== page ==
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When should you be concerned about a headache?

Although severe headaches are not necessarily harmful, they can be a sign of a life-threatening condition. Early diagnosis, on the other hand, allows a doctor to address the underlying problem and lessen the risk of consequences.

According to the journal PLOS ONE, roughly 0.5–4.5 percent of people who seek care at an emergency room do so for a headache that isn’t connected to trauma.

The many causes and symptoms of potentially deadly headaches are discussed in this article. It also considers when someone should seek medical assistance.

‘Danger’ symptoms


The following are some indications that suggest a person should seek medical attention for a headache right away:

  • a constant headache that always occurs in the same location
  • associated neurological symptoms, such as changes in vision, numbness or weakness on one side of the body, or speech changes
  • accompanying red and painful eye
  • a severe headache that becomes unbearable within seconds to minutes
  • a headache that begins despite the person having no history of headache or migraine
  • a significant increase in the frequency of headaches or a change in the headache’s characteristics
  • a headache that starts or changes intensity when changing position
  • a headache that begins when a person coughs, sneezes, or strains themselves
  • a headache that does not go away
  • a headache that develops after 50 years of age
  • a headache that occurs with symptoms including fever, chills, night sweats, and unexpected weight loss

If a person has any of these symptoms, they should seek medical help right once.

If you have any of the following symptoms, you should seek medical attention right once.

  • a severe headache and they have a history of immunosuppression due to a medical condition such as HIV or cancer
  • the sudden onset of severe, unbearable pain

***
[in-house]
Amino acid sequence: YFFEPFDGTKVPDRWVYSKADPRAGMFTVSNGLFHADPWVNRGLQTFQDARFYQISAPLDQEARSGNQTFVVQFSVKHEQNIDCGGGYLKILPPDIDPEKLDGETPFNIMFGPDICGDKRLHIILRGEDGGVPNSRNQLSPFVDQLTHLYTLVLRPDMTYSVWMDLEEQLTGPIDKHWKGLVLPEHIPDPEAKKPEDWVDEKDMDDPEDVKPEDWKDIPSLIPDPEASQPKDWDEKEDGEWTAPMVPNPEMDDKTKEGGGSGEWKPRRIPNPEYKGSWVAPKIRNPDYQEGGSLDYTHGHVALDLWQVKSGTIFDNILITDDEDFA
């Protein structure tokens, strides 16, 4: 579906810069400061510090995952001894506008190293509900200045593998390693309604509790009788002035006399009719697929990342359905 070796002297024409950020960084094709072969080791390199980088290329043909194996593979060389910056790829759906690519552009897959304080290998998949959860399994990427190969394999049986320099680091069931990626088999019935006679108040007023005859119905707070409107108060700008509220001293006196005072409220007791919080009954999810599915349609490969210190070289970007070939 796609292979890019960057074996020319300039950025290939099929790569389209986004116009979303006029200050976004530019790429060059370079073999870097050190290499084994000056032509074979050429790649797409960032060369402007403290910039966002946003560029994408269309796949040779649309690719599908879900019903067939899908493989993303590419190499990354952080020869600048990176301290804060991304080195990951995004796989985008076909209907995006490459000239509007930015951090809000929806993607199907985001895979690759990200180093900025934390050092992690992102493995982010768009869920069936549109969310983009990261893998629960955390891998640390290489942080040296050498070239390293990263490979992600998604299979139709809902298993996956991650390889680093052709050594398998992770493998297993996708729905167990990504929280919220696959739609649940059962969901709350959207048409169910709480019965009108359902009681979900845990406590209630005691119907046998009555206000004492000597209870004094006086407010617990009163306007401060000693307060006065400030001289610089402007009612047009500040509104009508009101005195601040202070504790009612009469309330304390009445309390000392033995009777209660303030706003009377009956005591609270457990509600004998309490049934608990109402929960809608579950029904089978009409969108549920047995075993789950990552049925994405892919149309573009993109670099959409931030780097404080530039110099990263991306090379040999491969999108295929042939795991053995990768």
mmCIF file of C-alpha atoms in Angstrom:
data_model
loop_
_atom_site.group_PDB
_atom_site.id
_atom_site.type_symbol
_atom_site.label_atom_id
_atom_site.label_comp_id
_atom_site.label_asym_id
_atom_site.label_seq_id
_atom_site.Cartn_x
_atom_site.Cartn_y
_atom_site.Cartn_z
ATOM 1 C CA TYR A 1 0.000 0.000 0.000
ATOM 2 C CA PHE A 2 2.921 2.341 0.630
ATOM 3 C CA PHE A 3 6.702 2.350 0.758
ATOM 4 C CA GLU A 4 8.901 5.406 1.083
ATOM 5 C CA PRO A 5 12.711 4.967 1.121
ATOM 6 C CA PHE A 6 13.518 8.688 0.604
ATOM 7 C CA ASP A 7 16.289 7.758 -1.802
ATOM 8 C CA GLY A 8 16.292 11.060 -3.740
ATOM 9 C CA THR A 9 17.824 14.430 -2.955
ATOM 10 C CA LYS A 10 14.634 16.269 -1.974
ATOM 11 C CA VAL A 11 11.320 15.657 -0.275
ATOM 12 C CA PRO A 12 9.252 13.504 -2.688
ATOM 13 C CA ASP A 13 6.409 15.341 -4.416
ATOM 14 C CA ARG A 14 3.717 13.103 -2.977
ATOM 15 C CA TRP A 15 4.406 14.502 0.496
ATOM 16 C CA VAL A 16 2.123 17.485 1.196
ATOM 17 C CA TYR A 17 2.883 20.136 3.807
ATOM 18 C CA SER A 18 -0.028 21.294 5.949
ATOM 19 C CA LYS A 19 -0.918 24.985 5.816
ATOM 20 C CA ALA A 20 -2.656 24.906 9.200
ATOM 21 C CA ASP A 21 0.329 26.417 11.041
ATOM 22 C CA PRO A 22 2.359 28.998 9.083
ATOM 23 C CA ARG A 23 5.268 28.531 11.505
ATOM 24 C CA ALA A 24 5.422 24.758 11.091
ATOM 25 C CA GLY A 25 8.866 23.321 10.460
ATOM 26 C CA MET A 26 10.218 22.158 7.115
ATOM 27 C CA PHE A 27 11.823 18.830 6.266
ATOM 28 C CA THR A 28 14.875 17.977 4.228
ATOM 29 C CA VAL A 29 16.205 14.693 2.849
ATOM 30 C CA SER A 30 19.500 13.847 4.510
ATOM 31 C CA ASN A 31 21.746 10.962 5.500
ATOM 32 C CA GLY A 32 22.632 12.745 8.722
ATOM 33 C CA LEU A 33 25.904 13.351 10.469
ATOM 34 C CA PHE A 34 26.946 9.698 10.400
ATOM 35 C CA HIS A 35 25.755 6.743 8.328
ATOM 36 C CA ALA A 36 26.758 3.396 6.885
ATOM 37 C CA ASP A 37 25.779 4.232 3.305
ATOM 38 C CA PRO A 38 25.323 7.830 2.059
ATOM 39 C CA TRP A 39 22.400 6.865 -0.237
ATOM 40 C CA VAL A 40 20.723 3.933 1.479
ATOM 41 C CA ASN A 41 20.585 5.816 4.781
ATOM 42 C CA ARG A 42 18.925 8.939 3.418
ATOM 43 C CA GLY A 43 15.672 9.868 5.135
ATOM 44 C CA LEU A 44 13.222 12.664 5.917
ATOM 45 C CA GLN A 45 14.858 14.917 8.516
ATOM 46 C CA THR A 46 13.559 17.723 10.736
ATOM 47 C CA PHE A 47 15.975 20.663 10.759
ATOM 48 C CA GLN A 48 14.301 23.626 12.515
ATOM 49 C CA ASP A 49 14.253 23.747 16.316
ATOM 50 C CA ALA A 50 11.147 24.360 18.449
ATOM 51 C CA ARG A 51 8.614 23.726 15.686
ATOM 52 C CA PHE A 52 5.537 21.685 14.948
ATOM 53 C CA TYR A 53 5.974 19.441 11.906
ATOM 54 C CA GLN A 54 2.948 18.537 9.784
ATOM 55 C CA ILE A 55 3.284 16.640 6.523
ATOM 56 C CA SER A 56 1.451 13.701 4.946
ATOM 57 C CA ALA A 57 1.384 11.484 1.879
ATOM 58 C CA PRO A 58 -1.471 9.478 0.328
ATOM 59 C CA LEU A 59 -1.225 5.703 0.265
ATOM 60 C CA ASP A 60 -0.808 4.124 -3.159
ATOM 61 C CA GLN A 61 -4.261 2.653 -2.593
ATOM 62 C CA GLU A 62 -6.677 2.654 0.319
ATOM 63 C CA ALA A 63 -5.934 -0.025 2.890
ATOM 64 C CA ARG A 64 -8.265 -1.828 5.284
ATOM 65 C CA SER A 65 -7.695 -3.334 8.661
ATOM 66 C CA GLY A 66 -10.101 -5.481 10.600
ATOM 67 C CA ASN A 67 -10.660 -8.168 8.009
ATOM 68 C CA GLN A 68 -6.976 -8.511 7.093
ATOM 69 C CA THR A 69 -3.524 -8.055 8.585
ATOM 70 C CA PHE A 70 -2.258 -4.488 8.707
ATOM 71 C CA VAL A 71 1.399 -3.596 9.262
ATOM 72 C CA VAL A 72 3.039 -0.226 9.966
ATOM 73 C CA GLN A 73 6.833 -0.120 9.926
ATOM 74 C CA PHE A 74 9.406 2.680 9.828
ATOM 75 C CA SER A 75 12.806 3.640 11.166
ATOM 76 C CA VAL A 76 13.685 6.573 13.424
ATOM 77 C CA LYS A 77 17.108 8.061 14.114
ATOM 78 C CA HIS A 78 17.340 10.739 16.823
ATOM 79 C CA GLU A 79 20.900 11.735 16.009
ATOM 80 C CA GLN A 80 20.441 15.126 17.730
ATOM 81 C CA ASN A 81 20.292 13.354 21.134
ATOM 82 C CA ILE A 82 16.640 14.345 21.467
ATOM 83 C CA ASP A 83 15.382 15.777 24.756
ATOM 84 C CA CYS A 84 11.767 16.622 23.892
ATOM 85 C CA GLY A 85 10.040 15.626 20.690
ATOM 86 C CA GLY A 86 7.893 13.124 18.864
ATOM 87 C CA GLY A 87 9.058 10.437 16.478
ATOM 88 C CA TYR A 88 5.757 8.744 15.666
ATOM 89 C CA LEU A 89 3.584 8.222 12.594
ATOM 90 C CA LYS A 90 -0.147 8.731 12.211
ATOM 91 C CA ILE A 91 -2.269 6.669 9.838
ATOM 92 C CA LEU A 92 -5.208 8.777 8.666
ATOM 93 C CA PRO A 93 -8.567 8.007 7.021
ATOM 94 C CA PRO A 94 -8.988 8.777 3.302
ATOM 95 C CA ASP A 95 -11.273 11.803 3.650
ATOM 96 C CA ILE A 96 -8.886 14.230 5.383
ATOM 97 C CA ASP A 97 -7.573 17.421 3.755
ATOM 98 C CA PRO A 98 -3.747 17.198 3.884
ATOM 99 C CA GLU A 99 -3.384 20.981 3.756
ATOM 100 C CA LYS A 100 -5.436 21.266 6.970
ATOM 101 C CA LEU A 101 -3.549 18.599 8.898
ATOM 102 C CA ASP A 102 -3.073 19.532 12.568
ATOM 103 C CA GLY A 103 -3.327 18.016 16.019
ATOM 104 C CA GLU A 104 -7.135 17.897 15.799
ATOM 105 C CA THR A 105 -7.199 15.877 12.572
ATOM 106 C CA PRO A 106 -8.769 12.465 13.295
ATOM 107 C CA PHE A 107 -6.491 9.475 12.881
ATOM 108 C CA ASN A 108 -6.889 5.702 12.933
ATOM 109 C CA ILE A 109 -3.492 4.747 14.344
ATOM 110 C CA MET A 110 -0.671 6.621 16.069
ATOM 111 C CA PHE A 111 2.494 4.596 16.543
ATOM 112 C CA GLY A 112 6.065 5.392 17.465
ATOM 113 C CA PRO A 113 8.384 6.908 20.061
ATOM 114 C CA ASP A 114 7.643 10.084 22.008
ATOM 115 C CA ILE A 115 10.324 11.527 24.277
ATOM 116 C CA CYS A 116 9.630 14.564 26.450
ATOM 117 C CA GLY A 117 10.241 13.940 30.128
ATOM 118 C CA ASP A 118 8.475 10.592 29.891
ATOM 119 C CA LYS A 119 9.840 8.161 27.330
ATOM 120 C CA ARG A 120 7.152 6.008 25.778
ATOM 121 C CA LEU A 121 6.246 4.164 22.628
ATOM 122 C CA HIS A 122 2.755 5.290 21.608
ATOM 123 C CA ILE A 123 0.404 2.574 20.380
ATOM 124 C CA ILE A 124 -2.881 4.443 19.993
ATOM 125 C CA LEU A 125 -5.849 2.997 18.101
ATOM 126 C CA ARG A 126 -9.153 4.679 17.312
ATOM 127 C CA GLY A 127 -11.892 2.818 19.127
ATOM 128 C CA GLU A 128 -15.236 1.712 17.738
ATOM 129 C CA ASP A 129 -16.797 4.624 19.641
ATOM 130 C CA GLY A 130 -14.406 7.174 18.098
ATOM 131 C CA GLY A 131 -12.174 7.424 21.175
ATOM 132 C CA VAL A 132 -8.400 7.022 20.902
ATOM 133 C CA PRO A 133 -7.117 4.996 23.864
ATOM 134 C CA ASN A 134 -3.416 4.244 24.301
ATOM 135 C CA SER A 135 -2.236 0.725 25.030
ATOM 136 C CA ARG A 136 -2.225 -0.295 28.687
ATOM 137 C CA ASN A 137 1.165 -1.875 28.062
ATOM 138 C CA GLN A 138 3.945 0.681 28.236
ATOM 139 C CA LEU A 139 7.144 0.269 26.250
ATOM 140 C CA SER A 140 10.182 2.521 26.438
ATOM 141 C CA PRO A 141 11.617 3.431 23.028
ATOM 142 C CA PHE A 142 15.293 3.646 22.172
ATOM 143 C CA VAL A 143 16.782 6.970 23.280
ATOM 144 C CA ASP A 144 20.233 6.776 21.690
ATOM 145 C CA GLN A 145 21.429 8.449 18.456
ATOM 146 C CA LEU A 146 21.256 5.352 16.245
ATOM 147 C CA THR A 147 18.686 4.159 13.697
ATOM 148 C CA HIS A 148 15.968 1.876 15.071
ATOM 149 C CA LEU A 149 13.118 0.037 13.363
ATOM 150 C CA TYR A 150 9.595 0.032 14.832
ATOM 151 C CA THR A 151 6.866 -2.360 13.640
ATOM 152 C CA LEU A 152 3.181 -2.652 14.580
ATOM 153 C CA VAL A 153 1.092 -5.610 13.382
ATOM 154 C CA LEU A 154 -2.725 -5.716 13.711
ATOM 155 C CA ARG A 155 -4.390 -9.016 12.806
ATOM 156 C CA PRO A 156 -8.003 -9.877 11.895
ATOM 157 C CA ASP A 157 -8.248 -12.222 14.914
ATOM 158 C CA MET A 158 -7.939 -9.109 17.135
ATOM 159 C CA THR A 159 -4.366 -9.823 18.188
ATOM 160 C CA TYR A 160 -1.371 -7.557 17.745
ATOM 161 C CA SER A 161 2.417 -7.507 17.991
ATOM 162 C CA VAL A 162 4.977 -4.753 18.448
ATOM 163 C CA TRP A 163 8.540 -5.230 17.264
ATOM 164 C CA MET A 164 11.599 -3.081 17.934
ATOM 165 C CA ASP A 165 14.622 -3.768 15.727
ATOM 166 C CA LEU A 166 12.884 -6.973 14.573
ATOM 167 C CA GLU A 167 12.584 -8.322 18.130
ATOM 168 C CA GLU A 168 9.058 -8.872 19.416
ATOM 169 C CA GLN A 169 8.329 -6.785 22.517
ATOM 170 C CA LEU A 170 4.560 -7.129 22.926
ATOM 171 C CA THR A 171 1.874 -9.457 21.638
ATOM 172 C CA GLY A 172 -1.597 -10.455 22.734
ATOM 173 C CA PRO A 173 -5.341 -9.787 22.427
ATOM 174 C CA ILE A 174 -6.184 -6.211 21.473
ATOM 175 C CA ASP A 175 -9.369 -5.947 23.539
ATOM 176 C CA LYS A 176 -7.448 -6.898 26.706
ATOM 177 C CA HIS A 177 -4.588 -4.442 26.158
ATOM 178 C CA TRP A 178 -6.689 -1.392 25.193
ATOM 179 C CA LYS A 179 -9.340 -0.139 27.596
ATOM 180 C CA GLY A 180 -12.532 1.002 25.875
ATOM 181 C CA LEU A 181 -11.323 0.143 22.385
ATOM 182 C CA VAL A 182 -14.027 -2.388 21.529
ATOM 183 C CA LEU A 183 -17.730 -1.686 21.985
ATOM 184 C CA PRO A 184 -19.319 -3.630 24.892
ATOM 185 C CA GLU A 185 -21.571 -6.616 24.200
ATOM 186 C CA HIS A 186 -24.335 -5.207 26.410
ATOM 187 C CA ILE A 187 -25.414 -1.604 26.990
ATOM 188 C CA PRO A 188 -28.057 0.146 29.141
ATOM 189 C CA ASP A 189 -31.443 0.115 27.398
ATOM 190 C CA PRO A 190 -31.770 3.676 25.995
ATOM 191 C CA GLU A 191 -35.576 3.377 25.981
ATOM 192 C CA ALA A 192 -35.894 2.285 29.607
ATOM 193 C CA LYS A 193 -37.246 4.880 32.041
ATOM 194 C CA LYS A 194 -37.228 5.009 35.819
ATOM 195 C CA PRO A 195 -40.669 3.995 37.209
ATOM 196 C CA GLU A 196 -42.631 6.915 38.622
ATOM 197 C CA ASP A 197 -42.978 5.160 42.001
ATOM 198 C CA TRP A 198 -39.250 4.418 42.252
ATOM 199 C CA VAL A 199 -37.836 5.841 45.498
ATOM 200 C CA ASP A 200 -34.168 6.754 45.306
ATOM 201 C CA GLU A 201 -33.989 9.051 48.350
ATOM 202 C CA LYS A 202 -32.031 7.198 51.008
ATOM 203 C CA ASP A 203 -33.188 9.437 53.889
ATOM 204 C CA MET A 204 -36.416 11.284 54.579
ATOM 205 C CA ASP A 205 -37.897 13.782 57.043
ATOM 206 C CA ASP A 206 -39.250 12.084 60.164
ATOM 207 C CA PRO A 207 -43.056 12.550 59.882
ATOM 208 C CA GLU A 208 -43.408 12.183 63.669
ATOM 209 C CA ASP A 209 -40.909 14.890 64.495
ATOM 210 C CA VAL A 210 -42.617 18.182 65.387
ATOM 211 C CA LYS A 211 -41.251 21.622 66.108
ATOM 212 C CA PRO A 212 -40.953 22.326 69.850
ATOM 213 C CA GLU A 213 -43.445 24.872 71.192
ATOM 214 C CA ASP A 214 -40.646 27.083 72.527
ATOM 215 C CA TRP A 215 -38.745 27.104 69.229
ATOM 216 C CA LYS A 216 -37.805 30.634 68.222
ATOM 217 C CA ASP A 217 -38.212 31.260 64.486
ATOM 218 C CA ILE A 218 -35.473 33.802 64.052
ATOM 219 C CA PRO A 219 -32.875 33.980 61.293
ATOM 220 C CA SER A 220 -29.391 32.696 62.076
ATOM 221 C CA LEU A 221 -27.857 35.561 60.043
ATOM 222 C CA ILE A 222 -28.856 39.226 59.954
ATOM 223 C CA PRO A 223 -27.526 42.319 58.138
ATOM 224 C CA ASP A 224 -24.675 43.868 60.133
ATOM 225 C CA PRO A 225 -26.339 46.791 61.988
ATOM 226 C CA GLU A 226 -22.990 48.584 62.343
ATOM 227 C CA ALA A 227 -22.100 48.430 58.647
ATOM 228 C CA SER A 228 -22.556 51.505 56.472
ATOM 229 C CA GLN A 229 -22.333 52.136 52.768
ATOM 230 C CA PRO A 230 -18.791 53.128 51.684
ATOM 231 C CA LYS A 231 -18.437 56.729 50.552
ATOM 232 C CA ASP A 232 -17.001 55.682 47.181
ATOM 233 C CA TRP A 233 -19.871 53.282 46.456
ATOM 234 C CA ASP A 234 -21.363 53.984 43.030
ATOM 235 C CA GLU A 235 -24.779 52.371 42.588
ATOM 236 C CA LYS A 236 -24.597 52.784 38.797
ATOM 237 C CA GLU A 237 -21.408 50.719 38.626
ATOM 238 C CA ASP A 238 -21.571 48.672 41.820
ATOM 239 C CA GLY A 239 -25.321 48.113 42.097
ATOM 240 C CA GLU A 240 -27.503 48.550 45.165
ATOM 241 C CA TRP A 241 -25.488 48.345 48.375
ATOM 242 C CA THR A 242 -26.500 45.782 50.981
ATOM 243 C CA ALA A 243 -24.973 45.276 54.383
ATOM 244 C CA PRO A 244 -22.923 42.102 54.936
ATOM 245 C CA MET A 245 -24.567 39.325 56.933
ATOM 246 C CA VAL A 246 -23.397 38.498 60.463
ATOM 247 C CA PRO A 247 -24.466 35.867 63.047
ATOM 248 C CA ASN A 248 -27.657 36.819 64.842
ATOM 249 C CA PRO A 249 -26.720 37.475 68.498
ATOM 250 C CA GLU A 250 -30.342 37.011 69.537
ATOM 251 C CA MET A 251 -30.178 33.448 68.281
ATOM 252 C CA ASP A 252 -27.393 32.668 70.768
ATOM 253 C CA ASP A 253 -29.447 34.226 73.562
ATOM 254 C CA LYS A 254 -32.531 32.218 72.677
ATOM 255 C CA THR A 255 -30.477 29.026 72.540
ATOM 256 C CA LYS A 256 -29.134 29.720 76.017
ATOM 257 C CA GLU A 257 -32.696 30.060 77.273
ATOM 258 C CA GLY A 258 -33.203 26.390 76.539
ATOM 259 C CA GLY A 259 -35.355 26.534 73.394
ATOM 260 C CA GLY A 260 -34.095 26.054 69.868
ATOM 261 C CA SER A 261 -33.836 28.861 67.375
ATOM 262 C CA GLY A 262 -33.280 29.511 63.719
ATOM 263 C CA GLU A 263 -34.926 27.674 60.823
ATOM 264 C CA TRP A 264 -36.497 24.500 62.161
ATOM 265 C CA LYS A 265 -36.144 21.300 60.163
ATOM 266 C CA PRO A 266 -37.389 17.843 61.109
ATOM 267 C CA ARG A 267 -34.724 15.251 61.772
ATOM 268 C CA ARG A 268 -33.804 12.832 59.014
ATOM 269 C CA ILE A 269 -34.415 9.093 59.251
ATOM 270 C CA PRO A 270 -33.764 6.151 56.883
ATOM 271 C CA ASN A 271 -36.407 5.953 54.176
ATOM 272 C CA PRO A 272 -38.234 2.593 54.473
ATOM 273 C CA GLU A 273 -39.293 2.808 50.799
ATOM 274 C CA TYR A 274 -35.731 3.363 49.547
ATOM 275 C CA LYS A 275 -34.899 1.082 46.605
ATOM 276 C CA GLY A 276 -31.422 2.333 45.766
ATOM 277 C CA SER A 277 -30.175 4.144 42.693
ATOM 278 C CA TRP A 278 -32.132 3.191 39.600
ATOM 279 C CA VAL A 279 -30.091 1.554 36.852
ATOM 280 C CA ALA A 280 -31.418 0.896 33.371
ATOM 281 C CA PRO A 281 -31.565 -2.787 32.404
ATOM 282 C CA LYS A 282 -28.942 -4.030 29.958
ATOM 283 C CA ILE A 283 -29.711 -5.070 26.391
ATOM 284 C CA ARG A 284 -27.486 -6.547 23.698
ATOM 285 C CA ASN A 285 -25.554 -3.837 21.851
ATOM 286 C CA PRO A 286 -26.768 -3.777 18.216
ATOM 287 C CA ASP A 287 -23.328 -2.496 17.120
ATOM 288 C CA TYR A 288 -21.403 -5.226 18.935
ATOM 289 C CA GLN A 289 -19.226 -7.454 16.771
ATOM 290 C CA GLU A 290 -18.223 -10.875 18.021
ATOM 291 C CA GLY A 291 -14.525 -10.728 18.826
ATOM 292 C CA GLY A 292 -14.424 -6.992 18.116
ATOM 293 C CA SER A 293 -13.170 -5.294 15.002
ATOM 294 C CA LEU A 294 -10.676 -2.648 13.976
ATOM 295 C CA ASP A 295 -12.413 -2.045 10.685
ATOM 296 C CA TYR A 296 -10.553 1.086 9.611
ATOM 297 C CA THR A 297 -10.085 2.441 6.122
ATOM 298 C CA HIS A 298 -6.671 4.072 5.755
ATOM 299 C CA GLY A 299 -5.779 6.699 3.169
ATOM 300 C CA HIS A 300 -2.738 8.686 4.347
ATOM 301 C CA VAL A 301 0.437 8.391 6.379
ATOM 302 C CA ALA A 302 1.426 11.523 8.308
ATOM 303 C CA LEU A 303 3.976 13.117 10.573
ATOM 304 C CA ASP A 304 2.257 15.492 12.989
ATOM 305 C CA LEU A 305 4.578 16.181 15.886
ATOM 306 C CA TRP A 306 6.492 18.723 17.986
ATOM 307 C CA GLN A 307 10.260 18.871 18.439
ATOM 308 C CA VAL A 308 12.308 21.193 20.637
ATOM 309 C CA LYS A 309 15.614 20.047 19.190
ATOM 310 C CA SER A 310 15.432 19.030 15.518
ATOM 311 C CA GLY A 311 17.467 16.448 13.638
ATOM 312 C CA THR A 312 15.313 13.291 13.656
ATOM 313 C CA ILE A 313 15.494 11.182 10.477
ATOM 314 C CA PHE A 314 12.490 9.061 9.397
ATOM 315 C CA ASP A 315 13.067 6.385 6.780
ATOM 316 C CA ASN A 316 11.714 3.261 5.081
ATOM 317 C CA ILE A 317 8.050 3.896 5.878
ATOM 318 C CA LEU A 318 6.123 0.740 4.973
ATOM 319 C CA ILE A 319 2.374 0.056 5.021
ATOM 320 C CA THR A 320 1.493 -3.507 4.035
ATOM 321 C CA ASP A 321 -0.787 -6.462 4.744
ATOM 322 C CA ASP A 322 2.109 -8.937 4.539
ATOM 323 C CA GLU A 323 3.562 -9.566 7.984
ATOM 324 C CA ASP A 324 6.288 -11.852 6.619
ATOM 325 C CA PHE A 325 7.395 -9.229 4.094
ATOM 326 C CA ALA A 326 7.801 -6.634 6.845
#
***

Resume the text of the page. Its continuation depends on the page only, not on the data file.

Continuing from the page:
• visual disturbances unrelated to migraine
  • an altered mental state
  • facial drooping or an inability to move one side of the body
  • seizures

If a person notices any of these signs or symptoms, they should dial 911 for immediate medical help. They should not attempt to get to the emergency department on their own.

A headache might signify a variety of serious medical conditions. This is not, however, the only symptom that a person may encounter.

Symptoms, concerns, and treatment options for emergency headache conditions are listed below.

In adults

The parts that follow go through some of the emergency reasons why a person might need to visit a doctor for a headache.

Heat exhaustion and heatstroke

As a result of the excessive loss of salt and water, a person suffers from heat exhaustion. Excessive sweating is usually the cause of this.

Among the signs and symptoms are:

  • headache
  • dizziness
  • nausea
  • irritability
  • weakness
  • thirst
  • raised body temperature
  • decreased output of urine
  • heavy sweating

Heat exhaustion is not dangerous if a person cools down within 30 minutes, according to the National Health Service (NHS) of the United Kingdom . It can, however, progress to heatstroke, which is a medical emergency.

Heatstroke occurs when the body’s ability to regulate temperature is compromised. When a person suffers from heatstroke, their temperature can climb to dangerously high levels in as little as 10–15 minutes. If left untreated, it can be lethal.

The following are some of the signs and symptoms of heat stroke:

  • profuse sweating
  • seizure
  • very high body temperature
  • confusion, slurred speech
  • altered mental state
  • hot, dry skin


Anyone who spots someone close displaying the symptoms of heatstroke should phone 911 for help right away.

The person should then be moved to a shaded, cooler environment and the outer layers of clothing removed.

If you’re suffering from heat exhaustion, you should:

  • move to a cool place
  • lie down and slightly raise their feet
  • drink plenty of water

Cool water should be sprayed or sponged on the skin for both heat exhaustion and heatstroke.

They might circulate air using a fan to help with cooling. Cooling can be achieved by applying cold, damp towels or ice to the head, armpits, or groin.

Brain tumor

When abnormal cells in the brain proliferate and divide, a brain tumor develops. The tumor’s existence can produce a variety of symptoms, including headaches, because the skull does not allow for extensive brain enlargement.

Headaches might indicate the progression of a brain tumor. Seizures are also a possibility for certain people.

The following are the most prevalent brain tumor symptoms among people who go to the emergency department, in addition to headaches:

  • seizures
  • an altered mental state
  • visual changes
  • nausea
  • vomiting
  • dizziness or falls

Depending on where the tumor is located, the precise symptoms may differ.